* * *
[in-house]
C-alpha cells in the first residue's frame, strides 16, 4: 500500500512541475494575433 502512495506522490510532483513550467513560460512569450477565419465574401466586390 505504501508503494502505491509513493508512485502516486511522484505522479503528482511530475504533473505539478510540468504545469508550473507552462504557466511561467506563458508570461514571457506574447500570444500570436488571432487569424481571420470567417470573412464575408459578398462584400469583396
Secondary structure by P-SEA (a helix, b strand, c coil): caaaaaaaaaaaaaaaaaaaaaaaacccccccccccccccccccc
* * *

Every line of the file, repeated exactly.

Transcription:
[in-house]
C-alpha cells in the first residue's frame, strides 16, 4: 500500500512541475494575433 502512495506522490510532483513550467513560460512569450477565419465574401466586390 505504501508503494502505491509513493508512485502516486511522484505522479503528482511530475504533473505539478510540468504545469508550473507552462504557466511561467506563458508570461514571457506574447500570444500570436488571432487569424481571420470567417470573412464575408459578398462584400469583396
Secondary structure by P-SEA (a helix, b strand, c coil): caaaaaaaaaaaaaaaaaaaaaaaacccccccccccccccccccc